In our day, most everyone recognizes our nation has huge problems: inflation, unemployment, poverty, hunger, homelessness, racial tension, fatherlessness, violence, corruption, terrorism, police brutality, government spying, debt, illegal immigration, rising cost of living, and massive loss of rights, just to name a few.
Many of these politically important problems are rooted in culture. We have a culture of laziness and entitlement. Of greed and covetousness. Of fear and ignorance. Of complacency and irresponsibility. We all see these things every day exhibited in small but significant ways—from the rudeness and incompetence on our roads all the way to the insane logic of bleeding hearts in Washington. But what is the solution?
Many would say that because the problem is national, the solution must also be national. Because the problem is political, the solution must also be political. If only we elected the right president or began the right social movement, we would see real change.
But there are major problems with that logic. We assume that because we see a national pattern of compromise, their must be some kind of over-arching national menace driving things toward disaster. But that’s not how the world works. We’d like to have one organization or one powerful person to blame, because that means we could fix the problem by reforming that one organization or removing that one powerful person. For example, people demonize Obama, but we’ll replace Obama in 2016, and guess what—the problems will still remain.
This was recently explained quite well by the musician Sean Sullivan of the band Warbler, in a Kickstarter video (of all things) promoting his new album, Sea of Glass. In his opinion, the real problem is not a single national menace, but what he called “aggregate sin”—the collective evil of seemingly minor individual compromises:
If you look up into the sky and see a “Flying V” formation of geese, the assumption is generally that each goose knows the part that it plays in that formation. But that’s not the case. Each goose is operating somewhat independently, just maintaining their distance from the goose in front of them. And that creates this structure.
That sheds a lot of light on how humans act, and how governmental structures come together. You take a step back and you look at it, and you might see the face of the devil. But you’re in the system and you’re operating selfishly. You’re maintaining that distance, and you’re a part of that shape. You’re a part of that form.
When people talk about shadow governments, conspiracies, I think there probably is, in cases, the evil comic book nemesis who is hell bent on destruction. However, the real problem is mostly aggregate sin. That’s what we have today—a wicked culture. And the formation is the face of the devil.
So true and lasting change starts at the root. It is therefore directly connected to personal responsibility and voluntary individual action. And how do you get to the hearts of individuals? Unfortunately, not through political measures or social movements. That sure would be a lot easier. And we’ve tried. And tried. But no matter how many laws you add to the ever-increasing, globe-encircling scroll of statute, no matter how many protests and marches you concoct, nothing really changes. The problems are universal. But the solution is personal.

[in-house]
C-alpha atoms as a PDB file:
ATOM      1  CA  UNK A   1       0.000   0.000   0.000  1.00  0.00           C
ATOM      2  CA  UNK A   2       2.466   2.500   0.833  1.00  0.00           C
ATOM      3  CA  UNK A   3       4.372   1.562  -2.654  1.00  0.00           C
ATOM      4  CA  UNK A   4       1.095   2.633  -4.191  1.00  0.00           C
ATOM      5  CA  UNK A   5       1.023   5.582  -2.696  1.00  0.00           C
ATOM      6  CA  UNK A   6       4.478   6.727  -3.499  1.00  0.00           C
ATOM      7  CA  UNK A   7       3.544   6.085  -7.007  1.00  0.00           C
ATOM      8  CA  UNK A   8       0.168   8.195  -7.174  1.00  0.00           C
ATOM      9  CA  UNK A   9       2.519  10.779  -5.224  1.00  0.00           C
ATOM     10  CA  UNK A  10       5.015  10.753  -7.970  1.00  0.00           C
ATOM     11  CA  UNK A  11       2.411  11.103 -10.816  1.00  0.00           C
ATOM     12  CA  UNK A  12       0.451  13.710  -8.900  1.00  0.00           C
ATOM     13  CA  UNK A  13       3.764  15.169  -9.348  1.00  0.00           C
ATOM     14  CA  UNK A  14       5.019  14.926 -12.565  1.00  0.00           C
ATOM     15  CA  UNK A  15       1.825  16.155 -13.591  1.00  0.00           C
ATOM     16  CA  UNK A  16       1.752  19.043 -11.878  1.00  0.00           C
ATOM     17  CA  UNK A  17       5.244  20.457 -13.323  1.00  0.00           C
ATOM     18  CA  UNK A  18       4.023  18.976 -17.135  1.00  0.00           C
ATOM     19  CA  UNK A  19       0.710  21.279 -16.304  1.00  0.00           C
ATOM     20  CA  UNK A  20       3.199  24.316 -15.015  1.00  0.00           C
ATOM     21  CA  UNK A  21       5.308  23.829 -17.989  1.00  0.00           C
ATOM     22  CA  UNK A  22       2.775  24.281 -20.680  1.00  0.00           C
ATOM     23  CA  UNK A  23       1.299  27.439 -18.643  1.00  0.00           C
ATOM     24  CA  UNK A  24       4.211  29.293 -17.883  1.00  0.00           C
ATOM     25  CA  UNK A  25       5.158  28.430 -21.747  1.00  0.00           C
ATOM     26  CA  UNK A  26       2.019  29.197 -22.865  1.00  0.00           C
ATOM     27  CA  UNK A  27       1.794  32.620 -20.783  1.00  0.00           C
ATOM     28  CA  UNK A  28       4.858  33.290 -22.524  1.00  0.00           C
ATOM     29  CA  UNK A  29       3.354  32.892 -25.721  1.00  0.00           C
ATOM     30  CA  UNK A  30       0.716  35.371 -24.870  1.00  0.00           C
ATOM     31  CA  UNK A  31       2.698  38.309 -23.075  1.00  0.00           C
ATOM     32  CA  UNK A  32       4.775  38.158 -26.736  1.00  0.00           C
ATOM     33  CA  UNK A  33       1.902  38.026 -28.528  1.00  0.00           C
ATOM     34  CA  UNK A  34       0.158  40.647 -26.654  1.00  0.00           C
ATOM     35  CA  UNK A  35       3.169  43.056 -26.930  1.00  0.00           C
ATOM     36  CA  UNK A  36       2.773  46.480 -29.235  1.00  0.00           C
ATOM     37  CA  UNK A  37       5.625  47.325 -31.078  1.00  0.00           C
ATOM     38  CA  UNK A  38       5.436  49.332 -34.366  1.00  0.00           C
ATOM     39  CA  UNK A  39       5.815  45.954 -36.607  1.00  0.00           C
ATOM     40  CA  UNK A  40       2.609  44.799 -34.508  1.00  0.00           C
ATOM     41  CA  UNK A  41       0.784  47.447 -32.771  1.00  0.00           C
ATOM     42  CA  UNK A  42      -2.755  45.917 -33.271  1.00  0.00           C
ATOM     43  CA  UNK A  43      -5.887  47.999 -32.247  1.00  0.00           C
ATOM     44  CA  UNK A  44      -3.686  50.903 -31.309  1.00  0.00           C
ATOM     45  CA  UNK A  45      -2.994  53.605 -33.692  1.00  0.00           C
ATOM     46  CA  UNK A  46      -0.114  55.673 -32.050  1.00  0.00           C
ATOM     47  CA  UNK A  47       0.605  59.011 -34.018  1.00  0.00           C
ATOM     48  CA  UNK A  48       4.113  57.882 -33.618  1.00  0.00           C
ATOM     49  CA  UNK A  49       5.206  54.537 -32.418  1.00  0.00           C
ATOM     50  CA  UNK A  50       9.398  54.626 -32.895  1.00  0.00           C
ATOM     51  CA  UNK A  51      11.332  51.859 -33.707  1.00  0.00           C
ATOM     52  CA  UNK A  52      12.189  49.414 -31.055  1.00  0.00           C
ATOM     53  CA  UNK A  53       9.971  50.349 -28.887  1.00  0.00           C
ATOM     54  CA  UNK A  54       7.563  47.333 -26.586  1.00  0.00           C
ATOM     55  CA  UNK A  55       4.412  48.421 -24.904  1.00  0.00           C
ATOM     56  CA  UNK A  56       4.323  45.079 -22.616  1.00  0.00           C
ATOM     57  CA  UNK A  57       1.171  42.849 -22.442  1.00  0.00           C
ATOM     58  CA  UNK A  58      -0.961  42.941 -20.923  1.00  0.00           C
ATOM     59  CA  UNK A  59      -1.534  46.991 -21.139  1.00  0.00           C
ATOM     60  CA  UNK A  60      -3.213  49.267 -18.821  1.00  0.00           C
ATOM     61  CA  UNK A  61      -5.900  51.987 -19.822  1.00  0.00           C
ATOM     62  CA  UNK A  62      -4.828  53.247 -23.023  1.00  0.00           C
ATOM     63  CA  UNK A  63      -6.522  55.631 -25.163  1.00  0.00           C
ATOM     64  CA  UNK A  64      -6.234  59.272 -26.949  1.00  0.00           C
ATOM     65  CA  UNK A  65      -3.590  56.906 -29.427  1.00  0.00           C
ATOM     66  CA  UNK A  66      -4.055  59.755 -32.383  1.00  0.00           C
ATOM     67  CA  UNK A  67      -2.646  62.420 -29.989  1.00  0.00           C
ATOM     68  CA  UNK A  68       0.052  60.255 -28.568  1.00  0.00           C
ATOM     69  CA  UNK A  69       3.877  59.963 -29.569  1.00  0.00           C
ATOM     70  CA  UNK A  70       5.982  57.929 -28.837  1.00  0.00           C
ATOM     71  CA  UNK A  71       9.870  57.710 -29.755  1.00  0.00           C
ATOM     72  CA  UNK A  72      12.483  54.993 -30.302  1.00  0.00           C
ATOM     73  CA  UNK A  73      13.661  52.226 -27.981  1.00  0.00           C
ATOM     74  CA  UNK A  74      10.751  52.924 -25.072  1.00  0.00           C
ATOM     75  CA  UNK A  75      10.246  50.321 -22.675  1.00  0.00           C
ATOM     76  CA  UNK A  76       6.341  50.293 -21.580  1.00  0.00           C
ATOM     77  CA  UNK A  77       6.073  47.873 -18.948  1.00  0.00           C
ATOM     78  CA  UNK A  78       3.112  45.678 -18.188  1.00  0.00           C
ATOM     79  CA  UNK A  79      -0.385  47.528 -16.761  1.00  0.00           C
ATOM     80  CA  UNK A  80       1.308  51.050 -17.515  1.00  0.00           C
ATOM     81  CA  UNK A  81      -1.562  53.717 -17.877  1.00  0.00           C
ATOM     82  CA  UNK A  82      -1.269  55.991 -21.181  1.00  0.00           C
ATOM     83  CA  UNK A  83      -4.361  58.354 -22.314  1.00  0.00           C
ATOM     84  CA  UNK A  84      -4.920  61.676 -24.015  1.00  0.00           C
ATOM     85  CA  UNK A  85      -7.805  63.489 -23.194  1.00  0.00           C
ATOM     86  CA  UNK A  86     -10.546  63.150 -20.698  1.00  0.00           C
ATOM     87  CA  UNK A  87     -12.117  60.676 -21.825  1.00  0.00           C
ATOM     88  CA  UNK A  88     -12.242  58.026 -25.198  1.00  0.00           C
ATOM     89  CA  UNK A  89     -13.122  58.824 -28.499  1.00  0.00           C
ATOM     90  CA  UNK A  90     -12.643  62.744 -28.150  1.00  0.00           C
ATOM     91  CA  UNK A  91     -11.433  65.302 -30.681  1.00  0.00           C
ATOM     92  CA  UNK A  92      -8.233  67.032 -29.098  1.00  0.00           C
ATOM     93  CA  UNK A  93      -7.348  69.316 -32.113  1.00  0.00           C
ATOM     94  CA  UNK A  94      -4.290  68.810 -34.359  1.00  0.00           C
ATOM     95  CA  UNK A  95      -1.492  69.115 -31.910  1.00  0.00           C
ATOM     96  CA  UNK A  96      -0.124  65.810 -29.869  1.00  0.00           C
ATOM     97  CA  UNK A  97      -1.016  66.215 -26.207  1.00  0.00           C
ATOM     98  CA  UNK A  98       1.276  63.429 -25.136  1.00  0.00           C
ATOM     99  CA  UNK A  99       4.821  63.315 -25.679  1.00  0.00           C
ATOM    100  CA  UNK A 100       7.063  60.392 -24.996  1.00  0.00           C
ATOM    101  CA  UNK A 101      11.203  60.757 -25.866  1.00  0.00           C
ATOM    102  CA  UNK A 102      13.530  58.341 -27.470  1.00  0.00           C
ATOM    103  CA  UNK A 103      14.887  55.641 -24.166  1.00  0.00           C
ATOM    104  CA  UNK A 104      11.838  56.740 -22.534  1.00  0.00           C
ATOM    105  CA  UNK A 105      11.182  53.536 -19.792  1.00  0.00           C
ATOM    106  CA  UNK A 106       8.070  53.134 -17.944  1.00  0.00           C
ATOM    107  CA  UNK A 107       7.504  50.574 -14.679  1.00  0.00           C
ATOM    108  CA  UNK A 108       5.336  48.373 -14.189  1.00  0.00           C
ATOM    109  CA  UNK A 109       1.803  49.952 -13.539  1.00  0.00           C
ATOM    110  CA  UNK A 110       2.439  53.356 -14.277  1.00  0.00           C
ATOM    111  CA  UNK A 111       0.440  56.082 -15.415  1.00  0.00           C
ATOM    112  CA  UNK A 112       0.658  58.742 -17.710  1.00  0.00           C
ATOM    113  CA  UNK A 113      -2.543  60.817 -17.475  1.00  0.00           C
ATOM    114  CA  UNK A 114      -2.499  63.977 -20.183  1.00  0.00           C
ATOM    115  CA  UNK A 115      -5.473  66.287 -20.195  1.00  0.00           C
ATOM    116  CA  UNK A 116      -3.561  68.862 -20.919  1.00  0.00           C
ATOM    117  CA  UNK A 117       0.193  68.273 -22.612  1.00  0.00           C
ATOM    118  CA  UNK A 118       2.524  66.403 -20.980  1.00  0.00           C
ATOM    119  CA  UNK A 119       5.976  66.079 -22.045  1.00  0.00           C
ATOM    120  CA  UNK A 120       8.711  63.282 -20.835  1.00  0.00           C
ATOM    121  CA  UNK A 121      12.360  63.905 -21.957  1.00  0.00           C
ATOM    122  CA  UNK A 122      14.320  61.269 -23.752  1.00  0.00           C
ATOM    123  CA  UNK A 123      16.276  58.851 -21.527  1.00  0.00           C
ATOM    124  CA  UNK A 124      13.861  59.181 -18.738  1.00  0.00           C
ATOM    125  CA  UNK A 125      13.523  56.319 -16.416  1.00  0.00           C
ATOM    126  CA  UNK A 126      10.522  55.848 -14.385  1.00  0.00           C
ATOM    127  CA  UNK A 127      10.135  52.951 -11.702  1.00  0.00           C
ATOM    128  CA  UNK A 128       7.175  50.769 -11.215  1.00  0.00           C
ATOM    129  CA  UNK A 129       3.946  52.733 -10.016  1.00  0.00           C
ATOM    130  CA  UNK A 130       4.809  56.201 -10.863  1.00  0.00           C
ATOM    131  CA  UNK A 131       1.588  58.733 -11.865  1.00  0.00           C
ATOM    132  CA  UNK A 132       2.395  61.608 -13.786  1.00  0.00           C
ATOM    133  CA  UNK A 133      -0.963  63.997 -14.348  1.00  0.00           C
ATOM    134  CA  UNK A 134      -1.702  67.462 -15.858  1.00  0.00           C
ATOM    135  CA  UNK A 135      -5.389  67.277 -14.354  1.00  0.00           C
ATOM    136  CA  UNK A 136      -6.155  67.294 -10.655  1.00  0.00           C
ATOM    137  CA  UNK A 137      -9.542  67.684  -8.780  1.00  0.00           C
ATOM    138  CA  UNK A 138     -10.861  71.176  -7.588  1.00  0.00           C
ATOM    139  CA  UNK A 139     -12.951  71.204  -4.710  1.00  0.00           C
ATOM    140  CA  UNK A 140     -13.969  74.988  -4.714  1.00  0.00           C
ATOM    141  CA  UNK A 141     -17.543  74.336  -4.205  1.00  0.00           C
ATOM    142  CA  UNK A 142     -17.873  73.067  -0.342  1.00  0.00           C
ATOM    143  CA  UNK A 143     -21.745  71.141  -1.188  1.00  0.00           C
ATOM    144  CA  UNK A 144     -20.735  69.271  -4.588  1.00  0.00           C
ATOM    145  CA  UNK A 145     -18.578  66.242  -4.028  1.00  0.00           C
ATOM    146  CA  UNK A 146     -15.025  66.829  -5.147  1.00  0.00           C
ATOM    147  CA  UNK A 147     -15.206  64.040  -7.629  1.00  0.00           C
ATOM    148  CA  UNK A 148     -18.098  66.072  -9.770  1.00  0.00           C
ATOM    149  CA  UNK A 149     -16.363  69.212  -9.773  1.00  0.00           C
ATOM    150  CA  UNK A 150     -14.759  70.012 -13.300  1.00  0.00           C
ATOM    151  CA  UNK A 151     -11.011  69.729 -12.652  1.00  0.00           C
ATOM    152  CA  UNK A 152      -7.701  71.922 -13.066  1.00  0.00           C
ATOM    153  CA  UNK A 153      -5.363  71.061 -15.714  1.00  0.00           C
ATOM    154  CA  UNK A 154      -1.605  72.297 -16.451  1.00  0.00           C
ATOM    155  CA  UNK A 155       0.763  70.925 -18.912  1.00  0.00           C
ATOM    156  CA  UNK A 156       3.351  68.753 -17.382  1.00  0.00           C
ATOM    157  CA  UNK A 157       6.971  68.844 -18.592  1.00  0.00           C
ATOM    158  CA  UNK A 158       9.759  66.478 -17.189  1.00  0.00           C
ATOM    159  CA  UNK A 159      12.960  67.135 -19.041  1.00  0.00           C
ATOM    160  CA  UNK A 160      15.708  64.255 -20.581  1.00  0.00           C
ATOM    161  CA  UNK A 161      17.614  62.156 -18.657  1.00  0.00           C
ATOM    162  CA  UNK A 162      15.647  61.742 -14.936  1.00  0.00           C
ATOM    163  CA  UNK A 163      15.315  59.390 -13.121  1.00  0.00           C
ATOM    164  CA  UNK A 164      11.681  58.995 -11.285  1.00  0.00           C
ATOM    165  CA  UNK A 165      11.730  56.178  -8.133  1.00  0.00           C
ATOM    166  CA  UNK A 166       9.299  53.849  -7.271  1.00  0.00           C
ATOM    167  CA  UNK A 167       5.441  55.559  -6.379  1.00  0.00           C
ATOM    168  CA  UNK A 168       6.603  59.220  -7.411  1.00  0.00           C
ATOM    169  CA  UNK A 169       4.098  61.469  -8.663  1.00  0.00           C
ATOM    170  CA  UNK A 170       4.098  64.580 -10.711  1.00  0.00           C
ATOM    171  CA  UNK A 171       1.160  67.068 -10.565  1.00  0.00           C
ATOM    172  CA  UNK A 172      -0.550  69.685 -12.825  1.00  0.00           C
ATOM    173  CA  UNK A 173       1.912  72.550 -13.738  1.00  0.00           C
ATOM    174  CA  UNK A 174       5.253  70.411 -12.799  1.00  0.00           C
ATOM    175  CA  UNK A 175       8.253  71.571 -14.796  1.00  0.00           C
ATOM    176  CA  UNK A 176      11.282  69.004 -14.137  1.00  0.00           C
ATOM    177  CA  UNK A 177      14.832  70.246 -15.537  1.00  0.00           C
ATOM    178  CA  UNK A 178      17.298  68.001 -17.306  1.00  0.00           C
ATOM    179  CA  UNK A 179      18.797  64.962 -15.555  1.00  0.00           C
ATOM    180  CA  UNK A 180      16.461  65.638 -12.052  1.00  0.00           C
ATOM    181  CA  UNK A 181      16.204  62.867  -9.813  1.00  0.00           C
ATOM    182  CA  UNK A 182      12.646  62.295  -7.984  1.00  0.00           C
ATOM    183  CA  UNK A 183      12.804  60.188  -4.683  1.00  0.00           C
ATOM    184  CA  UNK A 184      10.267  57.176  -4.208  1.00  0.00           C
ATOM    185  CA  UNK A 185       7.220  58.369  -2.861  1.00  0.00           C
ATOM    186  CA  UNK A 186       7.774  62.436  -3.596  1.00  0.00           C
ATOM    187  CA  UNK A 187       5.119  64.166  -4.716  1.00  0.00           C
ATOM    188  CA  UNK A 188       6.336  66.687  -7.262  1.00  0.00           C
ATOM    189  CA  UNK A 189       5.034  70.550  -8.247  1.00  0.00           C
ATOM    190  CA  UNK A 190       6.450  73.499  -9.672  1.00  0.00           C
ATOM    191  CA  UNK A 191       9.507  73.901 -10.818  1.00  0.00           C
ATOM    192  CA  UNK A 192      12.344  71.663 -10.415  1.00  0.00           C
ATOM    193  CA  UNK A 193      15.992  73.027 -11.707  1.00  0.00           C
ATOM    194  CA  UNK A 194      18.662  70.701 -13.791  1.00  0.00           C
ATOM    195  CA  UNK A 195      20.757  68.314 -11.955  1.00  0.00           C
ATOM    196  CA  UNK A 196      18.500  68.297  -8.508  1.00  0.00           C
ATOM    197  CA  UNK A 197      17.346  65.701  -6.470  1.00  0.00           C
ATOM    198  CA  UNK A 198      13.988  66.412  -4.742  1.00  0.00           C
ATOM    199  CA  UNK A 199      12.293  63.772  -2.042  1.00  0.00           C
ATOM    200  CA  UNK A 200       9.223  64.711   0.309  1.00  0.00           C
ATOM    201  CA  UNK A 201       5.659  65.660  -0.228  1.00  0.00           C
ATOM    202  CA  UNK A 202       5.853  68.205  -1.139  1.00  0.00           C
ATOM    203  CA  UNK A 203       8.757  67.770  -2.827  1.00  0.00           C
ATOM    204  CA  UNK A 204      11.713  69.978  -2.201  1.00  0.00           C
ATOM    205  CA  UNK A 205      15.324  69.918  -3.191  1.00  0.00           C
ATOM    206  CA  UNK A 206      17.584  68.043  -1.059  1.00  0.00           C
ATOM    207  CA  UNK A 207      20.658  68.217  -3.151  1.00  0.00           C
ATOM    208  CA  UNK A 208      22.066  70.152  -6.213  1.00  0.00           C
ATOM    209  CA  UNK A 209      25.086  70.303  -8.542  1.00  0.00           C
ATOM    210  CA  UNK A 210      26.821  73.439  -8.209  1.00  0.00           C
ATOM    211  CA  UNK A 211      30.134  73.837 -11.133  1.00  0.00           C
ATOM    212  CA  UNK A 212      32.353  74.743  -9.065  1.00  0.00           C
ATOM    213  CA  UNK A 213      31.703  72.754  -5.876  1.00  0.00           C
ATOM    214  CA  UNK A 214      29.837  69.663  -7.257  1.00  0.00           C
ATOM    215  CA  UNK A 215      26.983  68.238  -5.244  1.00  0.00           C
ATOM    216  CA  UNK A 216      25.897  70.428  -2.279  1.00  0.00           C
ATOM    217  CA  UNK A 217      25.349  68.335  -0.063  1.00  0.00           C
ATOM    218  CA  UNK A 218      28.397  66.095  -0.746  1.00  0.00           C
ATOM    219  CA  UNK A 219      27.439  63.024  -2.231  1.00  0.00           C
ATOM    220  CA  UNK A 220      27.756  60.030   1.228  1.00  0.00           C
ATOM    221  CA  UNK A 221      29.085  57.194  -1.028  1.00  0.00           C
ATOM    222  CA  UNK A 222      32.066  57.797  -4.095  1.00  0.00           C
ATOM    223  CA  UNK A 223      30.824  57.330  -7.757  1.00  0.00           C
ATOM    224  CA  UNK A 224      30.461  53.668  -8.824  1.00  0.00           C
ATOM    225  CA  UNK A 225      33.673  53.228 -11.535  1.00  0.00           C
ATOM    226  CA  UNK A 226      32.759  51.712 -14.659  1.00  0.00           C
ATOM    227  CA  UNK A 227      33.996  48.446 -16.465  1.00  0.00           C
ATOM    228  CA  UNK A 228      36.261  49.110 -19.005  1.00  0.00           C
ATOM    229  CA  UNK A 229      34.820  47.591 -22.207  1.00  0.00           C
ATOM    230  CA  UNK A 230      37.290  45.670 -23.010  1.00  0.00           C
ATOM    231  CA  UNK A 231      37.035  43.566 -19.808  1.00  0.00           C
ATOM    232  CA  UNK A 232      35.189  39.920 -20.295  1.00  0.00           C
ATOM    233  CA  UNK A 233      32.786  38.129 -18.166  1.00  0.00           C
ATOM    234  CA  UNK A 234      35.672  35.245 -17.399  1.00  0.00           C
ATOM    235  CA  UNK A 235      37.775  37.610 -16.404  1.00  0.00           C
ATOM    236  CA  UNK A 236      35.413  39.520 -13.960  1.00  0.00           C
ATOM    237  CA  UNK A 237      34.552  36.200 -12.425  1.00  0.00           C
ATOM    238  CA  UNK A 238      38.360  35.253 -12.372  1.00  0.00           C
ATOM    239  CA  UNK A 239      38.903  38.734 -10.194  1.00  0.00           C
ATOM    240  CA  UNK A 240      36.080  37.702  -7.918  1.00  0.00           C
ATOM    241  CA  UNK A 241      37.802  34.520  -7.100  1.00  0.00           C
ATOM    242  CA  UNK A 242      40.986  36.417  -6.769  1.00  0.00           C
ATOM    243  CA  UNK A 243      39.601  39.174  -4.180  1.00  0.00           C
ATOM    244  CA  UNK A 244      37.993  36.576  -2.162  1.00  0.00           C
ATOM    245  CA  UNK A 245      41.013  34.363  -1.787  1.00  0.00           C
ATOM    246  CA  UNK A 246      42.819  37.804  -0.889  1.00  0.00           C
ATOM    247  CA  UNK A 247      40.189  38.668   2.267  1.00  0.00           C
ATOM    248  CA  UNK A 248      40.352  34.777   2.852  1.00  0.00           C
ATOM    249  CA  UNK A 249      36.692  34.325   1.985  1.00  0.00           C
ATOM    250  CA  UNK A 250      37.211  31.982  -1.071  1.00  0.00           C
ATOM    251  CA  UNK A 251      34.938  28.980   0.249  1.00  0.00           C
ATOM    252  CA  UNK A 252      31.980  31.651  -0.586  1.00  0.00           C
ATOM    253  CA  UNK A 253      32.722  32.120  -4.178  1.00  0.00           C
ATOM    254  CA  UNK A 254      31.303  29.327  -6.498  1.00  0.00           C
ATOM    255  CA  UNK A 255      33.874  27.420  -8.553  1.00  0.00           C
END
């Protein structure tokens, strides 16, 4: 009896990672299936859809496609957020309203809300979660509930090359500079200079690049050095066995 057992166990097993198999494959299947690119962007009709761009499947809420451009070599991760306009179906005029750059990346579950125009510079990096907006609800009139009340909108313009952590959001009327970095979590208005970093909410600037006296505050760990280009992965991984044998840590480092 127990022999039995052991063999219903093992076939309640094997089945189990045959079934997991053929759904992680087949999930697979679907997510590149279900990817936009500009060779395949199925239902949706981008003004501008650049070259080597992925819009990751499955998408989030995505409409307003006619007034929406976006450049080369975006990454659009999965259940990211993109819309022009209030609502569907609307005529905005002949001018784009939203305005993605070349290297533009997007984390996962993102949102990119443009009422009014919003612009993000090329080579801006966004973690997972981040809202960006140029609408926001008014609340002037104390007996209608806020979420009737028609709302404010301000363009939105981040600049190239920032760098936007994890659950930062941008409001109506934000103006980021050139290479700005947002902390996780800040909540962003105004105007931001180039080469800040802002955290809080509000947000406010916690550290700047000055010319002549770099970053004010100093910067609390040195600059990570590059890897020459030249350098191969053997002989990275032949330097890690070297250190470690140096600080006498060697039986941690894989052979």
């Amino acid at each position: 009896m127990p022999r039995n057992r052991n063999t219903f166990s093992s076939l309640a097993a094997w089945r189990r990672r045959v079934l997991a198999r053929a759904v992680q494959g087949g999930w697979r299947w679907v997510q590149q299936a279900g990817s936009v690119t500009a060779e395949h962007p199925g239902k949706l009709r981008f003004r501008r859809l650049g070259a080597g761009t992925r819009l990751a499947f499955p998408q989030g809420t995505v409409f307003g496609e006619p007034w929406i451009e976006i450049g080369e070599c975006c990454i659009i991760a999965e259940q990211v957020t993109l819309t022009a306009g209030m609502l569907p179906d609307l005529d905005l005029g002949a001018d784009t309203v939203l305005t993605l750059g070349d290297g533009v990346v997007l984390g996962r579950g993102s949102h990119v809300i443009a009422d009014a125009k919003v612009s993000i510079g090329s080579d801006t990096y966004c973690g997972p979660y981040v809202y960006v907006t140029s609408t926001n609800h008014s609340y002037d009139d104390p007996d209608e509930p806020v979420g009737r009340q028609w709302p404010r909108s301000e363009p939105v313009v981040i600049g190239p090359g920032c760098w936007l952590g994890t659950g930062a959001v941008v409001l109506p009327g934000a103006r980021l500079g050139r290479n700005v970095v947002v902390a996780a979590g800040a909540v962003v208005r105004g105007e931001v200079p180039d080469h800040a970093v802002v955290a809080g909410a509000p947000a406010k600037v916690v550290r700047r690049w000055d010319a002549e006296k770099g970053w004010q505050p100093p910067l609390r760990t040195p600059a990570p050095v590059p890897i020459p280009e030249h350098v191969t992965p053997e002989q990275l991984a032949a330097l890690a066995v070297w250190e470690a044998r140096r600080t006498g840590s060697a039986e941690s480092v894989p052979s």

In order to see true change, enough individuals will have to make voluntary commitments to live in an uncompromised and selfless way. The government cannot effectively force this. That doesn’t work. Because only voluntary change lasts. And corporate entities can’t accomplish this change either, because the change must be individual. What we need is a nation-wide movement of individuals committed to solving our national problems in personal, local ways.
That’s why I have given up on a merely political solution to our obvious political problems. This doesn’t mean I’ll stop voting. But the change is not finished at the voting booth. In fact, it has barely begun there.
Let’s have an example—poverty. Quit trying to solve the national poverty problem on only a national level. Quit giving exclusively to huge multi-national charities. Quit lobbying to have the government reform welfare programs, as if any of their efforts have ever put a dent in poverty. Instead, do something radical and individual. Find a person struggling in poverty and do whatever you can to help him or her. Buy him a meal. Listen to his story. Try to find him a job. Give him a place to stay for a while. Take a chance. Will you be burned? Maybe. But living in fear won’t fix the problem.
What if everyone in this country who gave to charities and paid their taxes chose to end the welfare state by also spending their time and money personally and locally to confront poverty head-on in their own communities? Would it be difficult? Yes. But it would actually have the potential of working.
And here’s the thing: if we got our own hands dirty trying to clean up this country, and stopped waiting on the world to change, we would effectively change politics and culture. Cultural and political change cannot effect personal change. But personal change can effect political and cultural change. Because true change begins at the root.